Best known for Oktoberfest, brats, scenic landscapes, rich culture and traditions, and one really famous castle, Germany is located in the heart of Europe and home to 82 million people -- the most populous country on the continent. Visit Germany and grab a beer and bratwurst or head to one of many museums and historical towns, for travelers interested in food and culture. If you have time for more exploration and unique adventure, hike a trail along the Alps or cruise down the Rhine River.
Whichever you choose, there is much to explore in Germany and you’ll enjoy any of their many popular activities. Use this guide to help you choose tours to Germany, as well as confirm logistics and information needed to plan your trip.
Germany is a prime destination for adventure sport. From the Alps to Rhine River and across the small coast with towering chalk cliffs, you’ll fall in love with the abundance of tour choices in Germany. Go rock climbing, trekking, diving in the Baltic Sea, and of course: skiing. For a mix of sport and history, try riding the bike trail along the path of the Berlin Wall.
The “land of poets and thinkers” is the home of many historical greats, like Beethoven, Bach, and Brahms. Celebrate art with a visit to the Berlin Film Festival or one of the many art museums around the nation. If channeling musical classics (or vibing at Lollapalooza) isn’t your thing, go shopping in Prague, or visit the Munich Christmas market and castles in Rhine.
There are a number of fortresses, cathedrals, and historic towns to explore, including Roman monuments, Neuschwanstein Castle, and the charming town of Rothenburg ob der Tauber.
Food and Drink Tours
Don’t leave Germany without a food tour of their most iconic national staples. From currywurst, bratwursts, pretzels, and a variety of cheeses to gingerbread and schwarzwälder kirschtorte (Black Forest gateau), you’ll be surprised at how much Germany’s gastronomic scene has to offer.
Beer, of course, is ingrained in German culture and it’ll be difficult to explore the country without at least learning about it. If you can handle large-scale crowds, then you’ve got to experience the world’s biggest fair, Oktoberfest in Munich: a folk festival filled with beer tastings, carnival activities, and traditional garb. For other, equally flavorful events that don’t boast 6 million attendees, sign up for Wurstmarkt (actually a wine festival) and The Cannstatter Volkfest (a beer festival).
Planning Your Trip
Organizing a trip to one (or all) of Germany’s 16 states may feel overwhelming. It'll feel like there is so much to see yet so little time! Make the most out of your trip and use these planning tips to prepare adequately.
Best Time to Visit Germany
June through October is the best time to visit Germany. The months are mostly warm and pleasant, and offer plenty of events and festivals. Note that advance booking is required during this time, as inflated peak prices don’t deter tourists from flocking to the destination during high season.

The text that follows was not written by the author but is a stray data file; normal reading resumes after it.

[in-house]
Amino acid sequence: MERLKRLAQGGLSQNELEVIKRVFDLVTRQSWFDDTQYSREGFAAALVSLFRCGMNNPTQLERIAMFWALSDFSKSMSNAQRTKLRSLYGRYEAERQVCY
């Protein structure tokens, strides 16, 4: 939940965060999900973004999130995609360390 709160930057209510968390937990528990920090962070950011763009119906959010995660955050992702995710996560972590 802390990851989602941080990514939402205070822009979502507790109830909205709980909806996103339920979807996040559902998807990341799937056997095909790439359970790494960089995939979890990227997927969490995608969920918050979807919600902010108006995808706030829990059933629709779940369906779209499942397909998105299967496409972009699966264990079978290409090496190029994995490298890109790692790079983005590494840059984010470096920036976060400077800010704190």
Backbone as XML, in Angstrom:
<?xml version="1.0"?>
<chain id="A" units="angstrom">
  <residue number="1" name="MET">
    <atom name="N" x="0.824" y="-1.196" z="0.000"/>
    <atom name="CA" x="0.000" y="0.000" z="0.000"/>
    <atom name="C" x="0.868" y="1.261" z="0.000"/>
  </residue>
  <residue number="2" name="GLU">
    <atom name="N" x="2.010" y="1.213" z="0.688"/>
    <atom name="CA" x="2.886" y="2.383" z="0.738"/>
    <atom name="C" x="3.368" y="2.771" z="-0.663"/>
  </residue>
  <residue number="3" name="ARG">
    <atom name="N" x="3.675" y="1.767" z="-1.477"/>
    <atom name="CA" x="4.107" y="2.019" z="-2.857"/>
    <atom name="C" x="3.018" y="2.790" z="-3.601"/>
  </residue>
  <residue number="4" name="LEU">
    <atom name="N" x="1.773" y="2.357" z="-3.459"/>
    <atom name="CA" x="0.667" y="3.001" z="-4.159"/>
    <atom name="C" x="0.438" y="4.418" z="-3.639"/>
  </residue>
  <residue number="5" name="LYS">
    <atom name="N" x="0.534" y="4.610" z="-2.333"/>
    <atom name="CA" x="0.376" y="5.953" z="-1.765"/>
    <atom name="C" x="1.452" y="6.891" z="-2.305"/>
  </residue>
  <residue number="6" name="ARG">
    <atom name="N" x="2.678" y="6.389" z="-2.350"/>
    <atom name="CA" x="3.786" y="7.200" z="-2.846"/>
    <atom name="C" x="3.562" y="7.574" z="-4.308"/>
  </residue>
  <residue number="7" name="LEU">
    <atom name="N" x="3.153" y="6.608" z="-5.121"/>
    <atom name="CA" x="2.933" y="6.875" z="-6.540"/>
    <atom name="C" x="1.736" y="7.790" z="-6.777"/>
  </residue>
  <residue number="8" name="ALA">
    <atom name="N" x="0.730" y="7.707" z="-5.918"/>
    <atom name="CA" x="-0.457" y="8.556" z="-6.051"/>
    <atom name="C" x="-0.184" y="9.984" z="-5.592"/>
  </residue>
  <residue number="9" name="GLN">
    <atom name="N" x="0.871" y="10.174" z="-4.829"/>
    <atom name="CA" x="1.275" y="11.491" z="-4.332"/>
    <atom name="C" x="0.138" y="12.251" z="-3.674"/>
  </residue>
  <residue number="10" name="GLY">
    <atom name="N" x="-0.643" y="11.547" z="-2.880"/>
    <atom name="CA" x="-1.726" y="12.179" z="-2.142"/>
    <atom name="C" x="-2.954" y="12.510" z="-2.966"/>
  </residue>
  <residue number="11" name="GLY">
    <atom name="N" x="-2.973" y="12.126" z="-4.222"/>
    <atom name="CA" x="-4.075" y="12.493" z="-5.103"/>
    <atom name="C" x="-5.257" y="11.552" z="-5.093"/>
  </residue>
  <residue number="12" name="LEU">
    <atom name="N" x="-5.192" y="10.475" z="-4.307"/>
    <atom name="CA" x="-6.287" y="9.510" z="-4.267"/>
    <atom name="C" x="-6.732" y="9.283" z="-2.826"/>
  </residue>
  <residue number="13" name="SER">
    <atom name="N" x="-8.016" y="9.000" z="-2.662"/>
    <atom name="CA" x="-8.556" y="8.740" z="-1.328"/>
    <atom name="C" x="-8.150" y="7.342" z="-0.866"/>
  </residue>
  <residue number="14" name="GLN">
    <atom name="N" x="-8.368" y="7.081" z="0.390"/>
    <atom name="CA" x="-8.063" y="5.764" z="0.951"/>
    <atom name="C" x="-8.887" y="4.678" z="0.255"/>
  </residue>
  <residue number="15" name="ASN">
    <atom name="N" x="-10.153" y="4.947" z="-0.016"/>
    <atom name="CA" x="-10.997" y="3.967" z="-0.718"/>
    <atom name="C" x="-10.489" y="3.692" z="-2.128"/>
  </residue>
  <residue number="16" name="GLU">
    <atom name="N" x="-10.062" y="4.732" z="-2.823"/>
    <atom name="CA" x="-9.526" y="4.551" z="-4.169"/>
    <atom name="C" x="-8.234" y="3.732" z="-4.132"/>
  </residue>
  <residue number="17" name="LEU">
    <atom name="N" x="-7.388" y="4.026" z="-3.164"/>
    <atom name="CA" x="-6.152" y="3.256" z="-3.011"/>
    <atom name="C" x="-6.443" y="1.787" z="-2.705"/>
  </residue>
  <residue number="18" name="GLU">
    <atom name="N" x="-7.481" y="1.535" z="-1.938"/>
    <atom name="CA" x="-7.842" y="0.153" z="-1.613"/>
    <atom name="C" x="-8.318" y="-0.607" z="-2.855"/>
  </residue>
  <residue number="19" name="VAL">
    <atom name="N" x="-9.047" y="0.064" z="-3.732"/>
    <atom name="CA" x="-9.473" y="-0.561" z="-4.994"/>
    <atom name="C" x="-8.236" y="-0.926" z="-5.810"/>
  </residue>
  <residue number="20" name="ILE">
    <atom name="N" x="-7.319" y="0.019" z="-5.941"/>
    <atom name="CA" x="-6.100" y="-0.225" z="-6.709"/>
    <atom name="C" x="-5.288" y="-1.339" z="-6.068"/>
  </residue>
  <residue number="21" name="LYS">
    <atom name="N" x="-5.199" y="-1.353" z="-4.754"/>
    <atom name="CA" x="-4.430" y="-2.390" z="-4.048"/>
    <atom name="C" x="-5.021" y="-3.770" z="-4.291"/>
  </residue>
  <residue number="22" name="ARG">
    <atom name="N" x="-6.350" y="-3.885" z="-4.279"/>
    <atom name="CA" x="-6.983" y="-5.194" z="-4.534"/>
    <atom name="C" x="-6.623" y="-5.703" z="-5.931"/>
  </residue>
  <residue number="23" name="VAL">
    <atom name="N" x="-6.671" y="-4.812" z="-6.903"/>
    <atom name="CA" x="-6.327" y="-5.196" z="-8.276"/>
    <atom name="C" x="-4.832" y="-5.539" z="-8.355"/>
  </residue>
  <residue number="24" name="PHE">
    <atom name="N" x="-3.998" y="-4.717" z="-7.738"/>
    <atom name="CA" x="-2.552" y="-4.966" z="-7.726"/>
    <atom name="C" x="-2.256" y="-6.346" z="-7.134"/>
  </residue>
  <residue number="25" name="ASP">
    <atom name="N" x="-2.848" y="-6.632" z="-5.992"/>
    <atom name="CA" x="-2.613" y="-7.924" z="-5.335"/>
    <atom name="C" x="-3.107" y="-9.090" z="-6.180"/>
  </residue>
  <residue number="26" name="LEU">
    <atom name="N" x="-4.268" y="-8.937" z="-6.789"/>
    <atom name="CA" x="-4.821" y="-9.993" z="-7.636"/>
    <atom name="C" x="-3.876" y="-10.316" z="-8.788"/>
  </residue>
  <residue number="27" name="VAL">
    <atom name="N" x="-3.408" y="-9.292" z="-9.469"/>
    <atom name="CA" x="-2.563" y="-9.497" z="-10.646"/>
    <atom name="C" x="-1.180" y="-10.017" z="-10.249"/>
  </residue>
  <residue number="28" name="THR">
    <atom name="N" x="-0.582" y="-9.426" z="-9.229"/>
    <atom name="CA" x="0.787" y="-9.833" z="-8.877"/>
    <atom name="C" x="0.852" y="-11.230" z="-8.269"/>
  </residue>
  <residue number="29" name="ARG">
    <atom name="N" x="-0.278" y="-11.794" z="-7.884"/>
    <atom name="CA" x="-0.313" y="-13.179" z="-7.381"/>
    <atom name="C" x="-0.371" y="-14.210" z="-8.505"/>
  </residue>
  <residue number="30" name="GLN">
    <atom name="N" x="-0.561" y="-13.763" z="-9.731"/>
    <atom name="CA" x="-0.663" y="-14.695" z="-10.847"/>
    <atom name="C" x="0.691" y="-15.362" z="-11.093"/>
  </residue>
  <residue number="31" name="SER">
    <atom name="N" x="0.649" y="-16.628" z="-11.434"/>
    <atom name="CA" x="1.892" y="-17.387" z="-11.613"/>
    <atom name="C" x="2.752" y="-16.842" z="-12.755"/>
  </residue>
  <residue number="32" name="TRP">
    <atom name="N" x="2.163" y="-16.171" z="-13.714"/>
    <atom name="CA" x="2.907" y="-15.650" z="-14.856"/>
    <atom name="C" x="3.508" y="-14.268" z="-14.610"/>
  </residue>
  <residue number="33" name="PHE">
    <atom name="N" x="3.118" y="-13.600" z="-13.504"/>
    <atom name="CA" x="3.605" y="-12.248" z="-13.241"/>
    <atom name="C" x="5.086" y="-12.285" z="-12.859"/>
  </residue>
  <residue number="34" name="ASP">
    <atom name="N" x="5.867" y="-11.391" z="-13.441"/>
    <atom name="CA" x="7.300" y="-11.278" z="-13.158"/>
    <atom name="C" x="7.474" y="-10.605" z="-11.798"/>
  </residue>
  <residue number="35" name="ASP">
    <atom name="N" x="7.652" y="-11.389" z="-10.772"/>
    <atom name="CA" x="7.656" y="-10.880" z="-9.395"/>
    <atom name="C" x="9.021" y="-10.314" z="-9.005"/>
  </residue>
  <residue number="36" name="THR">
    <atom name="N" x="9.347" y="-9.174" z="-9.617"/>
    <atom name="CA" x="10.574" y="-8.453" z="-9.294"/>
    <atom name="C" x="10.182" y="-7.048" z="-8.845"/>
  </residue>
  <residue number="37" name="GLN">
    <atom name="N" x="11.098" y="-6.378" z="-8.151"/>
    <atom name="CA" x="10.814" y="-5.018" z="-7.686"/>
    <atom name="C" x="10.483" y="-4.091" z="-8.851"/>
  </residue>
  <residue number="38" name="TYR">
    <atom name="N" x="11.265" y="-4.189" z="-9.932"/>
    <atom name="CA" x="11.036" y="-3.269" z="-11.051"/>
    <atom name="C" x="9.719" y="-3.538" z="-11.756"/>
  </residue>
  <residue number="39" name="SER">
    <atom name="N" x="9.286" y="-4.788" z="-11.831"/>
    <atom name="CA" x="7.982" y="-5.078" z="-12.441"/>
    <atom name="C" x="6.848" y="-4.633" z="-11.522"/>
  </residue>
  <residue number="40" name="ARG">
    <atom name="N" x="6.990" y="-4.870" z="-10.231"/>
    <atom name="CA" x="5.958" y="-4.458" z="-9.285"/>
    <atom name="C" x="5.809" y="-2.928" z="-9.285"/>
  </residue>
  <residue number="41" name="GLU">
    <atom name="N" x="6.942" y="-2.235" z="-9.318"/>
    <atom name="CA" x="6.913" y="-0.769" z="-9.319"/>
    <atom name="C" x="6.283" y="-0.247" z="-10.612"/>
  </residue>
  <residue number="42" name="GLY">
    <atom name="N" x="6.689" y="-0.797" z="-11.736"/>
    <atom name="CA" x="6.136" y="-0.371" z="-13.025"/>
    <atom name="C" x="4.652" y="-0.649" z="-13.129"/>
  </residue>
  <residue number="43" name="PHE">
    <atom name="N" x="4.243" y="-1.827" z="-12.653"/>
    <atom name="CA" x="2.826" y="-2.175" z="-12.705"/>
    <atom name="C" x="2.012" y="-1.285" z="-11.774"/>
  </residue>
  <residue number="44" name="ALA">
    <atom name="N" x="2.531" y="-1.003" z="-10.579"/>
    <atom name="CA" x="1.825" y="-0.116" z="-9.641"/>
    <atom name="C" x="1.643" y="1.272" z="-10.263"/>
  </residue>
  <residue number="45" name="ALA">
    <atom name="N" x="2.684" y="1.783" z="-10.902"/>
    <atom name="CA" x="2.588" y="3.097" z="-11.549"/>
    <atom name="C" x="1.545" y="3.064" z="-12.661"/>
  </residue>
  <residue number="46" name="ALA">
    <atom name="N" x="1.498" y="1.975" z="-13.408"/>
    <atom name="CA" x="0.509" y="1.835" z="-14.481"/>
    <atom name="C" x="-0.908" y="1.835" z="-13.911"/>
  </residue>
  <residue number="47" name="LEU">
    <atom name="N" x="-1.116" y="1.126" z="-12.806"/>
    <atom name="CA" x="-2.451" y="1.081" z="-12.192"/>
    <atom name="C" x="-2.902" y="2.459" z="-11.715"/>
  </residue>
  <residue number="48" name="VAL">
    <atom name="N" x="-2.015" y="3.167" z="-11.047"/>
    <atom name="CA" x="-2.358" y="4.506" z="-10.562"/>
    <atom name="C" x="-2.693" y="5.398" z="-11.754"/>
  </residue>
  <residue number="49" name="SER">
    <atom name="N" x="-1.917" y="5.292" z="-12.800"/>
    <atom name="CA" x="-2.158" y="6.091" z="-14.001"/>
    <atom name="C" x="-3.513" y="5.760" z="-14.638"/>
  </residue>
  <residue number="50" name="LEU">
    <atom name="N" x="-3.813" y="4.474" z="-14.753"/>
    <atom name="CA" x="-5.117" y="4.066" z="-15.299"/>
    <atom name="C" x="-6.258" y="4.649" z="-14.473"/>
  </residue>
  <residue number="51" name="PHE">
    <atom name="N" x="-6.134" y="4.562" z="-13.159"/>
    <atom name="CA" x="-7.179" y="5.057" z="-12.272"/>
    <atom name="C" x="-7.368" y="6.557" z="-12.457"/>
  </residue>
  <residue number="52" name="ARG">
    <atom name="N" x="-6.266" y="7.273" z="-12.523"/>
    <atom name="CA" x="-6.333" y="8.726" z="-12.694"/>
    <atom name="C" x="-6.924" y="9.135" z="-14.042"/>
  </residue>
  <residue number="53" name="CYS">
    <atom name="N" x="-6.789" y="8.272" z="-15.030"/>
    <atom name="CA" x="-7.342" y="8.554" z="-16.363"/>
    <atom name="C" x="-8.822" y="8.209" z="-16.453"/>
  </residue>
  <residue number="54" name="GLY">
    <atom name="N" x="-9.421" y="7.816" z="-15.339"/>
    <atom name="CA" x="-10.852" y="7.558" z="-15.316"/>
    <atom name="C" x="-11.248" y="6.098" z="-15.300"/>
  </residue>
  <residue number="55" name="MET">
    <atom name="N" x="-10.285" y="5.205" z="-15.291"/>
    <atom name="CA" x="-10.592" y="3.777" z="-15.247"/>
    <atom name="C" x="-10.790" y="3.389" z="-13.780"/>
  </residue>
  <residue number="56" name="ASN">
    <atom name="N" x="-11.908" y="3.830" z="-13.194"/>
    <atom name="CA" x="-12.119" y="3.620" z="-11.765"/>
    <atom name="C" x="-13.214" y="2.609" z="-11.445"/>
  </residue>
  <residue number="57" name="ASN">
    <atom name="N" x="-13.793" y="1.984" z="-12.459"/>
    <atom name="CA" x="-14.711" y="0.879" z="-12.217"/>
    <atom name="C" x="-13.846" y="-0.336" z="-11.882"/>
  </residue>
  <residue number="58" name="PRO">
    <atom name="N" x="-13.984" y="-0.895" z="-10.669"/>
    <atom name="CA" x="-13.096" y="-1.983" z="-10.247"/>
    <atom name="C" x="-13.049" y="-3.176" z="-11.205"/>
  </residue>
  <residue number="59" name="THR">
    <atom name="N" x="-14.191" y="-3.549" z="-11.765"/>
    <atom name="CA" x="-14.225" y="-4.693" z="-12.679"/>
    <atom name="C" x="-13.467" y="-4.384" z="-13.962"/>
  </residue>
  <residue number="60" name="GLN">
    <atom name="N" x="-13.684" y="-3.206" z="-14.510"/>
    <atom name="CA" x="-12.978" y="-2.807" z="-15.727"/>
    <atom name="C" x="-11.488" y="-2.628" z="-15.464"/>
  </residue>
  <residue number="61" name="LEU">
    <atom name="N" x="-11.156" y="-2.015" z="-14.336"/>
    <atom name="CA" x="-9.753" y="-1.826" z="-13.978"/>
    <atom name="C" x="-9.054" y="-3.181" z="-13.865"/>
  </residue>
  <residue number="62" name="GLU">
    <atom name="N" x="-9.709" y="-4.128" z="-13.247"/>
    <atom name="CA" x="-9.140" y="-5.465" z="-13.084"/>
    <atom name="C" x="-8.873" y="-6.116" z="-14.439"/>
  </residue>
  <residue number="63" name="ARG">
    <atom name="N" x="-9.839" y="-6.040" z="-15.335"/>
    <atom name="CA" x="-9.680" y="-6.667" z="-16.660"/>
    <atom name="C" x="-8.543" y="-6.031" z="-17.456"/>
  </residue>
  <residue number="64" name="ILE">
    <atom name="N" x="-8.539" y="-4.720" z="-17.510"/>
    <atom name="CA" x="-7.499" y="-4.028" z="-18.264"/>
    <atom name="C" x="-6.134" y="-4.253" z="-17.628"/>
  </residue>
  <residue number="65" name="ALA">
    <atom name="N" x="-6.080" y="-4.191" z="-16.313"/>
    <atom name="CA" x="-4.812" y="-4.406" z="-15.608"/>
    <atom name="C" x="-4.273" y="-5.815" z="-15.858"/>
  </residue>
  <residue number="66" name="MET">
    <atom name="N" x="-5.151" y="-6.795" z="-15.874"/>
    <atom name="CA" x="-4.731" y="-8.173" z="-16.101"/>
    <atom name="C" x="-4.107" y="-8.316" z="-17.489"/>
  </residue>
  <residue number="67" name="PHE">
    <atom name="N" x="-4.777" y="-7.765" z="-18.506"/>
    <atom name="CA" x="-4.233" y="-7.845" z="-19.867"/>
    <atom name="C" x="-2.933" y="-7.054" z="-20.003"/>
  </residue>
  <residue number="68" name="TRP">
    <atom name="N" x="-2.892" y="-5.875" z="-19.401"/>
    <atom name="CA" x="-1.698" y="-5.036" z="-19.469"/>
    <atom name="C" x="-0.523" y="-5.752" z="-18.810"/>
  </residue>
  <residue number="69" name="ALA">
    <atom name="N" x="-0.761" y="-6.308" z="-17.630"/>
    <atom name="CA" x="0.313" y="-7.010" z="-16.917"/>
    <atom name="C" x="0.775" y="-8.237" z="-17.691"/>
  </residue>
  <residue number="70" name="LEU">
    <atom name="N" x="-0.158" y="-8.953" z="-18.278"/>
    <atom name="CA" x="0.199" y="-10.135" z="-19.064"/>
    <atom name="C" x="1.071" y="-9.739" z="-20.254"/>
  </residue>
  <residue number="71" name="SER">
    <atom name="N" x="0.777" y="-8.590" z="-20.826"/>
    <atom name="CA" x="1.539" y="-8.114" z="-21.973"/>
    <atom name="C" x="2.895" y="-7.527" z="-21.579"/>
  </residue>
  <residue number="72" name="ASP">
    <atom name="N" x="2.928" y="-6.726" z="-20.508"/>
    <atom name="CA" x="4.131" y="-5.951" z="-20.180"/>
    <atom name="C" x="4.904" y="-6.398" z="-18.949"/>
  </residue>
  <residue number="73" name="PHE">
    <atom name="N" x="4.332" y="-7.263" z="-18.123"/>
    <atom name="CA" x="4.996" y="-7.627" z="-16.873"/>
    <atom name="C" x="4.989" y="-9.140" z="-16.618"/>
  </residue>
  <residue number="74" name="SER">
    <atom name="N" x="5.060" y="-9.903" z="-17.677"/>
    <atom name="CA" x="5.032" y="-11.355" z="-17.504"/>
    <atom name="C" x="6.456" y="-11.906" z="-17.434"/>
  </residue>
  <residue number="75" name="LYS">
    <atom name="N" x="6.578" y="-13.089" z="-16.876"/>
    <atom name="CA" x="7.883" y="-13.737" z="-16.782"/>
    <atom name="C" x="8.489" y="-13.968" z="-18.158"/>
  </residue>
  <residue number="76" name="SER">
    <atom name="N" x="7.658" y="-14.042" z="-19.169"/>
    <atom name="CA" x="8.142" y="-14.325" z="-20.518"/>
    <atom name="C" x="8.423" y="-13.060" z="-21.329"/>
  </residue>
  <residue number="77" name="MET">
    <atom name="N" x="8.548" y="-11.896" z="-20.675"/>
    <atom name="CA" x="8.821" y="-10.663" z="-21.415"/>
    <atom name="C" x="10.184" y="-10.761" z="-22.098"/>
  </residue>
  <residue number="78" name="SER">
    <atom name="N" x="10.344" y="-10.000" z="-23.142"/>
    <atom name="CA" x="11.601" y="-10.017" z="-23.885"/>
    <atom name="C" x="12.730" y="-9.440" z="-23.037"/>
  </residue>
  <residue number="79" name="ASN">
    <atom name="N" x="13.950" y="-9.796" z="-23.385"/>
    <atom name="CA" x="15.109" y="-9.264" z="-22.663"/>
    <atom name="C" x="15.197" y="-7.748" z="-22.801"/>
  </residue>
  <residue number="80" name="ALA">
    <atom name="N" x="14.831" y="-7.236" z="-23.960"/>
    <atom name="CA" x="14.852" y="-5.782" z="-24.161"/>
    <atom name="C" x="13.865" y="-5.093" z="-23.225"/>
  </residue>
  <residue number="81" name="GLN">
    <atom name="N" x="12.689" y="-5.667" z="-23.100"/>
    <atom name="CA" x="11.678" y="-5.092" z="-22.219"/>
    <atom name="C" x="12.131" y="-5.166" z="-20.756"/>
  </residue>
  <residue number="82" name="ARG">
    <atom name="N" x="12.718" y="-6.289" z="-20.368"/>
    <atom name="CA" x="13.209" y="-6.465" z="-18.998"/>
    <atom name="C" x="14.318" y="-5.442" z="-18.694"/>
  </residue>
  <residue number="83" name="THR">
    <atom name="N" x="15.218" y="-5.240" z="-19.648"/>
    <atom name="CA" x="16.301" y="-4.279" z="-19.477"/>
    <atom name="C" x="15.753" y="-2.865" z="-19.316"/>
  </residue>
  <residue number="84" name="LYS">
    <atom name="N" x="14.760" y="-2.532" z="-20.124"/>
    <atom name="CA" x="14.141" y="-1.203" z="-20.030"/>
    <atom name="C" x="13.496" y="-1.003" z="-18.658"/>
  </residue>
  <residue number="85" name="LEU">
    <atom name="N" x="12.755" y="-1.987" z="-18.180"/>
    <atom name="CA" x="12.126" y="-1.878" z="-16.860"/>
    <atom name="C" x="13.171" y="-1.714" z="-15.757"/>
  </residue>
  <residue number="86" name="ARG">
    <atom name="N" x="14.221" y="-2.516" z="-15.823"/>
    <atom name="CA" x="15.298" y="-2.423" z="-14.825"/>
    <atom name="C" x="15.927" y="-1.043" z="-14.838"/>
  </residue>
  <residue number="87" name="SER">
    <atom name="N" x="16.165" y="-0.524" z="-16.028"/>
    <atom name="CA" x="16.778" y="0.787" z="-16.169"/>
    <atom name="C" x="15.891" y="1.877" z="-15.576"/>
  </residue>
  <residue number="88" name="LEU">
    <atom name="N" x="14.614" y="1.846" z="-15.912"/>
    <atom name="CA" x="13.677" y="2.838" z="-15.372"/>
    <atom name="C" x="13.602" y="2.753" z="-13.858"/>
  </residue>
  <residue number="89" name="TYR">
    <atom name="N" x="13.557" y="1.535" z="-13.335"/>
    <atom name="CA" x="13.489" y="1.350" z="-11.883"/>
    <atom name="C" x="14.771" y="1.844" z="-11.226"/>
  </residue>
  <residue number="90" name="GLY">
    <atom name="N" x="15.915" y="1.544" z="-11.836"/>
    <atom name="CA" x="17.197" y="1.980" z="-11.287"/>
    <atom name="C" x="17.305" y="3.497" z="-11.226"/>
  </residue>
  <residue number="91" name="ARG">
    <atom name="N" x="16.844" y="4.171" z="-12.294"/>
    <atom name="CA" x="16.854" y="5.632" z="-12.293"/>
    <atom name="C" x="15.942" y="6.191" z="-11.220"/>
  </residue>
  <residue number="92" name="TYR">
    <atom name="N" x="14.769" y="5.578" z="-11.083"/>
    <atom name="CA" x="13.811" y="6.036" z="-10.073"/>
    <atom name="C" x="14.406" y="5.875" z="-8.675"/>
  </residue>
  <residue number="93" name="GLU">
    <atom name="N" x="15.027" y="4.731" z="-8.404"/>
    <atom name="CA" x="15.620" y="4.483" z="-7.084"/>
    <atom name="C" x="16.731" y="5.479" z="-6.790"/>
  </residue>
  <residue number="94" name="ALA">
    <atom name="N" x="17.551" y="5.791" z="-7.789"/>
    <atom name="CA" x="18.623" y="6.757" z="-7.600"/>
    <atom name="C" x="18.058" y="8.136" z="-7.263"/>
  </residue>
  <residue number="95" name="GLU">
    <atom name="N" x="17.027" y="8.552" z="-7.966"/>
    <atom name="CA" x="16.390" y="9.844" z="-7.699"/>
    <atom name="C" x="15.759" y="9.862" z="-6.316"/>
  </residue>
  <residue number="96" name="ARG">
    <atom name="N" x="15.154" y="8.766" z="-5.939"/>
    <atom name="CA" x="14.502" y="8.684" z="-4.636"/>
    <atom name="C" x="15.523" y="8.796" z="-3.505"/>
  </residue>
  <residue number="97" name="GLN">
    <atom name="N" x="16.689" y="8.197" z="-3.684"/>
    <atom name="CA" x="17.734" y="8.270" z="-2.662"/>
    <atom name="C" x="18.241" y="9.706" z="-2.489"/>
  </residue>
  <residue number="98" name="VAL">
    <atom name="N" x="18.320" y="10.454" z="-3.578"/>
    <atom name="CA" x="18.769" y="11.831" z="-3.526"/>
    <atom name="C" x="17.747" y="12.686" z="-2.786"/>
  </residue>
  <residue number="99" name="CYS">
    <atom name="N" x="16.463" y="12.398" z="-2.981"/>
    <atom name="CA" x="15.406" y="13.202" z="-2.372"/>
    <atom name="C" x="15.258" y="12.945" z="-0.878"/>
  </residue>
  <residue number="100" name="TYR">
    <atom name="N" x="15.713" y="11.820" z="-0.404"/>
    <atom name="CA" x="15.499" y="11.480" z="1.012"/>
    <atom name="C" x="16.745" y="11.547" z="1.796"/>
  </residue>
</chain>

What to Look For in a Tour to Germany
Germany is a vast country with something to see and learn about in every corner. That said, when booking tours in Germany, you should seek out multi-day trips that offer transportation, multiple site visits, and accommodations. While these all-inclusive tours may run a higher price tag, they'll eliminate the stress and confusion that comes with planning a trip to towns and sites with names you may or may not be able to pronounce.
Typical Tour Costs
Tour expenses in Germany can vary greatly, with averages ranging from as low as $100 to $5,000. These tours only sometimes cover transportation, meals, and accommodation so be sure to inquire about inclusions in order to accurately plan your tour budget.
Packing Tips & Gear Rental
Rainfall tends to be more frequent in the summer, so pack a poncho or waterproof windbreaker just in case. If you are visiting during peak season, bring swimwear and plan to bathe in the Baltic Sea or visit the lakes.
Other Tips for Travel in Germany
- Currency and visas: Germany uses the Euro and is part of the Schengen area. Visitors from most countries can visit Germany without a visa for up to 90 days.
- Transportation: Rental cars that don’t require international licenses for valid US drivers, dedicated bike lanes, and extensive public transportation all make getting around Germany quite easy. Most cities also have metered taxi services, though the tour you book may also provide transport.
- Accommodations: Depending on the style of accommodation, hotel costs can range from $15 - $150 per night. You can choose from shared dorm hostels or camping, mid-range lodging, or high-end hotels and short-term apartment rentals.
Health & Safety
Vaccinations aren’t generally required for tours to Germany, though it is recommended to have routine vaccines up-to-date if visiting. If you are traveling from a country other than the United States, you may need to show proof of Hepatitis A and B, and Rabies vaccinations. Be sure to check the CDC website at least six weeks before your trip to confirm.
Before you go, also check that your insurance provides international coverage. If they don’t and you are not a Germany resident, expect to pay for healthcare costs upfront in cash, as many institutions do not accept credit card payments.
Germany has a complex history and has worked hard to restore its image since WWII. You’ll find the majority of people in Germany to be kind, with most towns being safe, and German government to be intolerant of hate speech and symbols. Be mindful of activist demonstrations and extremist rallies, however, as they may occur often depending on the city you visit.
Though violence is rare in Germany, it is also important to note that some areas (especially larger cities) have a higher petty crime rate -- most of which include pickpocketing and theft, as with most countries.